Thursday, November 24, 2011

The Capitoline Lupercalia

The Capitoline Lupercalia

The theory that the Capitoline Lupercalia is Medieval not Etruscan is once again in the news. 

The twins, Romulus and Remus, were added in the Renaissance, but the date of the creation of the She-Wolf has been the subject of debate for a century or so. I discussed some of the early Medieval sources describing the statue outside the Lateran Palace, as well as a drawing of it standing there in the Renaissance, in this post (scroll down): 

In addition to the evidence I included there, I should add one key piece of very early Medieval evidence. When Charlemagne (crowned Holy Roman Emperor in AD 800) built his capital at Aachen, he went out of his way to make it the New Rome of his new Roman Empire. This included building a magnificent palace from which to rule it, modelled on the pope’s palace in Rome; Charlemagne not only named his new palace the Lateran, but also arranged for an ancient statue of a She-Wolf found in Gaul to be brought to stand outside the palace, just as one stood outside the Roman Lateran. It is possible that a different She-Wolf stood outside the Medieval Lateran palace from the one now on the Capitoline, but unlikely.

The problem is that … if the Capitoline She-Wolf is a post-Antique creation, one must ask who was able to create such a statue? La Regina’s objection seems to be that the statue was cast whole, but there is no evidence of Medieval bronzes cast whole of this size and quality.

Previous claims have tried to date the creation of the She-Wolf to the time before the sources place her outside the Lateran Palace, meaning that she must be a Carolingian work. The problem with this, is that one must wonder why such emphasis was placed in Carolingian sources on Charlemagne’s re-creation of the Lateran with a Lupercalia outside, if there was no Lupercalia outside the Roman palace he was imitating. And there is no evidence for anyone having the ability of cast such a piece at the time, and the nearest comprable work would be the great German Lion a couple of centuries later.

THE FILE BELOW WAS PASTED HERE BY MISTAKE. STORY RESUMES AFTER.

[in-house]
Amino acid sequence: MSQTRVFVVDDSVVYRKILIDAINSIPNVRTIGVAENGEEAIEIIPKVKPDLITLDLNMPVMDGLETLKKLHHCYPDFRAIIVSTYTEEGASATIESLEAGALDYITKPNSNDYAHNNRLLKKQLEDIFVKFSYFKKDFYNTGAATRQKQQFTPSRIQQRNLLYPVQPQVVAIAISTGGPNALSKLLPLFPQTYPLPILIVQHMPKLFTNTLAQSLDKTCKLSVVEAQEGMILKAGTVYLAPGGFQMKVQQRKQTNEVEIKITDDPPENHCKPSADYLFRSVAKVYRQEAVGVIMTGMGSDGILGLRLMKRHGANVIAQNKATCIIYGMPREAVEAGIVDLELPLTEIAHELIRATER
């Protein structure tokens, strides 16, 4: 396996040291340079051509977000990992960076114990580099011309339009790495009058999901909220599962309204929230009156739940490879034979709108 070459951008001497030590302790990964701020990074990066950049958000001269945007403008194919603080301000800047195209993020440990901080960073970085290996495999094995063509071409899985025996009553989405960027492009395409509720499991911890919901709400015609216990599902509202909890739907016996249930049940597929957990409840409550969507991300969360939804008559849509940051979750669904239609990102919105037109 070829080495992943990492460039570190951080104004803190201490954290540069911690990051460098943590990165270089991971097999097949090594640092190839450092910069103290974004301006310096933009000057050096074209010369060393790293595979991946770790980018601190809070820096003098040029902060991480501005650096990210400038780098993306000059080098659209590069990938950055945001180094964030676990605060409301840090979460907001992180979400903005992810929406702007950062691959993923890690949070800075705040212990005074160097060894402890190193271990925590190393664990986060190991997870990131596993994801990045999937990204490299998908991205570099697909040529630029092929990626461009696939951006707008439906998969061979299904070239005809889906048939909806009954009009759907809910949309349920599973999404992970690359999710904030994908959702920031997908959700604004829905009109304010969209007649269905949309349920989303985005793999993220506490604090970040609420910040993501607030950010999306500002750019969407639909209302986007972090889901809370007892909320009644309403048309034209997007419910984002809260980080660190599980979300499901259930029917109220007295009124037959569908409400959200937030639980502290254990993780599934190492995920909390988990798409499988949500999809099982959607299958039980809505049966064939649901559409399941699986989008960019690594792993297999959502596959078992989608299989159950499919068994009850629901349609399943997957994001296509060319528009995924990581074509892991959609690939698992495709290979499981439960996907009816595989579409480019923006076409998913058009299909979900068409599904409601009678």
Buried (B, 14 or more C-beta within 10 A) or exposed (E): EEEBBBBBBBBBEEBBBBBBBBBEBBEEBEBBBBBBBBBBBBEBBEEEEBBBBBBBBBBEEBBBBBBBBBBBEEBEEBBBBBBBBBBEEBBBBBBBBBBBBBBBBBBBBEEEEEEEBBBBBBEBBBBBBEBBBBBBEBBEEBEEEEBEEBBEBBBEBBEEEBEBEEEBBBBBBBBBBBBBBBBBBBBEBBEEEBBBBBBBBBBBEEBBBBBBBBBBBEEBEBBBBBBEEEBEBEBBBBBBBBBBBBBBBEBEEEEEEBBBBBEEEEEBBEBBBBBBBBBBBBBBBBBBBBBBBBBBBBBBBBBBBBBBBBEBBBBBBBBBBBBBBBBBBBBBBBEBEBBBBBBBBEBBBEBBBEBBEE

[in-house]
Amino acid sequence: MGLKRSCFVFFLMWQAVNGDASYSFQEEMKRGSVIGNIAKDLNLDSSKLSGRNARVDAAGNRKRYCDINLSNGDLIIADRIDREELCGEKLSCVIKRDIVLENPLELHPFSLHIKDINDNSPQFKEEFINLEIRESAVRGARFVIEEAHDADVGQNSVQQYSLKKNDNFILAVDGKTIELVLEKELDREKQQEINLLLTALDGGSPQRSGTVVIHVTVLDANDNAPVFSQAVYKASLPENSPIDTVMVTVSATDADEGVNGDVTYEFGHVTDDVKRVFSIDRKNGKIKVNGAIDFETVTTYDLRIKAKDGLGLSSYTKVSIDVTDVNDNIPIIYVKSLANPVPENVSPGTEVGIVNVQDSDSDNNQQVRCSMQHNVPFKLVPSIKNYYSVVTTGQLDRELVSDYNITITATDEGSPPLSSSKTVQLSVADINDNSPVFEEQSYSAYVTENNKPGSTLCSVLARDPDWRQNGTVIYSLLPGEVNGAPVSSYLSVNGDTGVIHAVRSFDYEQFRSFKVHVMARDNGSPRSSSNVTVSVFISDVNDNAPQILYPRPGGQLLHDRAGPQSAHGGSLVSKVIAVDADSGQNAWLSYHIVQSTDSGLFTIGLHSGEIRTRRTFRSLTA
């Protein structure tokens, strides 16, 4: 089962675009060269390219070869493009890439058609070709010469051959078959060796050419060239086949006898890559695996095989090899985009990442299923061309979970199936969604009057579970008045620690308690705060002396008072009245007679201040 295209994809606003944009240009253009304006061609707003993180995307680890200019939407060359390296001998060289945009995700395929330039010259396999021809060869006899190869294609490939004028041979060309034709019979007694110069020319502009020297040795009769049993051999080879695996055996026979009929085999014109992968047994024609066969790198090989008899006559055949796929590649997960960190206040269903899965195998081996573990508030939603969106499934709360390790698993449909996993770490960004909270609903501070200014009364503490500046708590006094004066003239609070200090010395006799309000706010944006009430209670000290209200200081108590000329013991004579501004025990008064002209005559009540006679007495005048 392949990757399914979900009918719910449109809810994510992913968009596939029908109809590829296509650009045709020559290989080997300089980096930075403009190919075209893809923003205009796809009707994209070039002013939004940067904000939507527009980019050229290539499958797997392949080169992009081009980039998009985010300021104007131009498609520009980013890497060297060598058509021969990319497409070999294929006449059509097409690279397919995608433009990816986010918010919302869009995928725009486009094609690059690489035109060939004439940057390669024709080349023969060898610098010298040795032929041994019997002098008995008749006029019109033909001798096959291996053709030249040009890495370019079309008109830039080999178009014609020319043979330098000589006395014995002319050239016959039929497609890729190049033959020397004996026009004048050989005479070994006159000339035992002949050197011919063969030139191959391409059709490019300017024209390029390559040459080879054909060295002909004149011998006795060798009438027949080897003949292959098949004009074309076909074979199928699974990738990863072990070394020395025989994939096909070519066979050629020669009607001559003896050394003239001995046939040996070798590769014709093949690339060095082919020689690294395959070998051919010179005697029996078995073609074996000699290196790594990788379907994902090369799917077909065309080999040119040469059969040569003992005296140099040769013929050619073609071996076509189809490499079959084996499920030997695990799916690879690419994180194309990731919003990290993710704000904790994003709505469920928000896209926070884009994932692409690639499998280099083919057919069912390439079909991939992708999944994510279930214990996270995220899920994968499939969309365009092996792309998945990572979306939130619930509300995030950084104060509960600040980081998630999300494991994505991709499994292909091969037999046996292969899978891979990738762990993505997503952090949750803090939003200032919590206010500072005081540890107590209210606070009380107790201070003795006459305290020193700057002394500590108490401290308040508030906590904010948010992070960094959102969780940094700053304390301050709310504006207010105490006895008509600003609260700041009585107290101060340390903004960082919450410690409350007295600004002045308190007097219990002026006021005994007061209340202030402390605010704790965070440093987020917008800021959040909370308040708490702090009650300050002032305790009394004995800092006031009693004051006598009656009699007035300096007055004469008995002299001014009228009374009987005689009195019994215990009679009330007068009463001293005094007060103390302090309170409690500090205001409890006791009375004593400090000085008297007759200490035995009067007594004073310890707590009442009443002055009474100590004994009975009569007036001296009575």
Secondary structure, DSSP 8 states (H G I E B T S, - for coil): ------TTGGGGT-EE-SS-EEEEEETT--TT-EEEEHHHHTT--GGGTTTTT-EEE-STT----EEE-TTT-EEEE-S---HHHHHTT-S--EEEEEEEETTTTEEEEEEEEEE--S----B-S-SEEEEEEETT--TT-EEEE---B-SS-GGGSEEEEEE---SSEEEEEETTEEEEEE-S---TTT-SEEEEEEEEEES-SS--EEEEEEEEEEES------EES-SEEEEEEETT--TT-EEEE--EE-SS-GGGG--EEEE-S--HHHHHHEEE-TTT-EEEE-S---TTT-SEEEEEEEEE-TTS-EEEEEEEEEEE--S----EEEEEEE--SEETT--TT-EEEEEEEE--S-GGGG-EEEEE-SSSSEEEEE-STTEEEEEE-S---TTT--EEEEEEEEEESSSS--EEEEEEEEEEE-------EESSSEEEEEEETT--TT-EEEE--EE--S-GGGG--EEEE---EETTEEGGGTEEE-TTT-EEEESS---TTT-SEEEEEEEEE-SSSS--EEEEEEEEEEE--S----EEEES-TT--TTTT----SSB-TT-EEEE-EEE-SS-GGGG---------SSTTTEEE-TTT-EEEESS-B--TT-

The only new suggestion I am seeing in the press coverage is that it was copied off a statue brought from Constantinople in 1204. Again, I would question whether the ability to cast such large pieces whole existed in 1200s Rome, and why there are no other examples of similar style in Medieval sculpture as comparanda.

Although many bronzes were brought back from Constantinople after the capture of the city in 1204, and we know that there was a Roman Lupercalia in the Hippodrome in Constantinople which seems to have survived to the time of the Fourth Crusade … The Capitoline Lupercalia seems to have been outside the Lateran Palace in Rome before then.